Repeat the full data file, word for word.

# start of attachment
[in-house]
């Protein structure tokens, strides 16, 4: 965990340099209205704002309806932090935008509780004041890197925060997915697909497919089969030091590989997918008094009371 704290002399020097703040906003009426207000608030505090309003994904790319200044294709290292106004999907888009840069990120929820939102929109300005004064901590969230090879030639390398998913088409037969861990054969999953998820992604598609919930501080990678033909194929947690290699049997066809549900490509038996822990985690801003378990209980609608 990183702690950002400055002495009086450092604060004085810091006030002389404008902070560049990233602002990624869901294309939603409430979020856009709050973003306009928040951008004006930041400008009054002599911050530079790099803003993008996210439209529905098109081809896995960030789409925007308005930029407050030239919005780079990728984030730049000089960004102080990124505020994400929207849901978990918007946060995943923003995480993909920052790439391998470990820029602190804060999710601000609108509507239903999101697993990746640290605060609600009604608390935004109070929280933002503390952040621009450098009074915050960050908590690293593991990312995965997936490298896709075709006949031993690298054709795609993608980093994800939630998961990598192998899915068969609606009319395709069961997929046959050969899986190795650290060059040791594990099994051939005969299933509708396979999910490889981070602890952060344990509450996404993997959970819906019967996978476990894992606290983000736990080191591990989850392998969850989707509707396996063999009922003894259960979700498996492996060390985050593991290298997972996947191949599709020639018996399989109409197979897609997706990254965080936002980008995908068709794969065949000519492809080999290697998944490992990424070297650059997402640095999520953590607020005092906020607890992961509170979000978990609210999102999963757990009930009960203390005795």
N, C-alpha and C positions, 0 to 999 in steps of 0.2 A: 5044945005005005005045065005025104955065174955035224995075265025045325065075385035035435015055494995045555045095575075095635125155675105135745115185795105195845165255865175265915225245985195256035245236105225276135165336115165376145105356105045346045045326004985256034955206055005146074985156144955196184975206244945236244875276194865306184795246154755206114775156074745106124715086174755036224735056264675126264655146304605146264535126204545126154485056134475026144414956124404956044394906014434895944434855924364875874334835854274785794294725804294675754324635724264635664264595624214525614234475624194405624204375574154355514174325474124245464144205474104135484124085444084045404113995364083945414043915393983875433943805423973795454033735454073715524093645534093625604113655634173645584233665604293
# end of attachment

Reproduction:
[in-house]
């Protein structure tokens, strides 16, 4: 965990340099209205704002309806932090935008509780004041890197925060997915697909497919089969030091590989997918008094009371 704290002399020097703040906003009426207000608030505090309003994904790319200044294709290292106004999907888009840069990120929820939102929109300005004064901590969230090879030639390398998913088409037969861990054969999953998820992604598609919930501080990678033909194929947690290699049997066809549900490509038996822990985690801003378990209980609608 990183702690950002400055002495009086450092604060004085810091006030002389404008902070560049990233602002990624869901294309939603409430979020856009709050973003306009928040951008004006930041400008009054002599911050530079790099803003993008996210439209529905098109081809896995960030789409925007308005930029407050030239919005780079990728984030730049000089960004102080990124505020994400929207849901978990918007946060995943923003995480993909920052790439391998470990820029602190804060999710601000609108509507239903999101697993990746640290605060609600009604608390935004109070929280933002503390952040621009450098009074915050960050908590690293593991990312995965997936490298896709075709006949031993690298054709795609993608980093994800939630998961990598192998899915068969609606009319395709069961997929046959050969899986190795650290060059040791594990099994051939005969299933509708396979999910490889981070602890952060344990509450996404993997959970819906019967996978476990894992606290983000736990080191591990989850392998969850989707509707396996063999009922003894259960979700498996492996060390985050593991290298997972996947191949599709020639018996399989109409197979897609997706990254965080936002980008995908068709794969065949000519492809080999290697998944490992990424070297650059997402640095999520953590607020005092906020607890992961509170979000978990609210999102999963757990009930009960203390005795």
N, C-alpha and C positions, 0 to 999 in steps of 0.2 A: 5044945005005005005045065005025104955065174955035224995075265025045325065075385035035435015055494995045555045095575075095635125155675105135745115185795105195845165255865175265915225245985195256035245236105225276135165336115165376145105356105045346045045326004985256034955206055005146074985156144955196184975206244945236244875276194865306184795246154755206114775156074745106124715086174755036224735056264675126264655146304605146264535126204545126154485056134475026144414956124404956044394906014434895944434855924364875874334835854274785794294725804294675754324635724264635664264595624214525614234475624194405624204375574154355514174325474124245464144205474104135484124085444084045404113995364083945414043915393983875433943805423973795454033735454073715524093645534093625604113655634173645584233665604293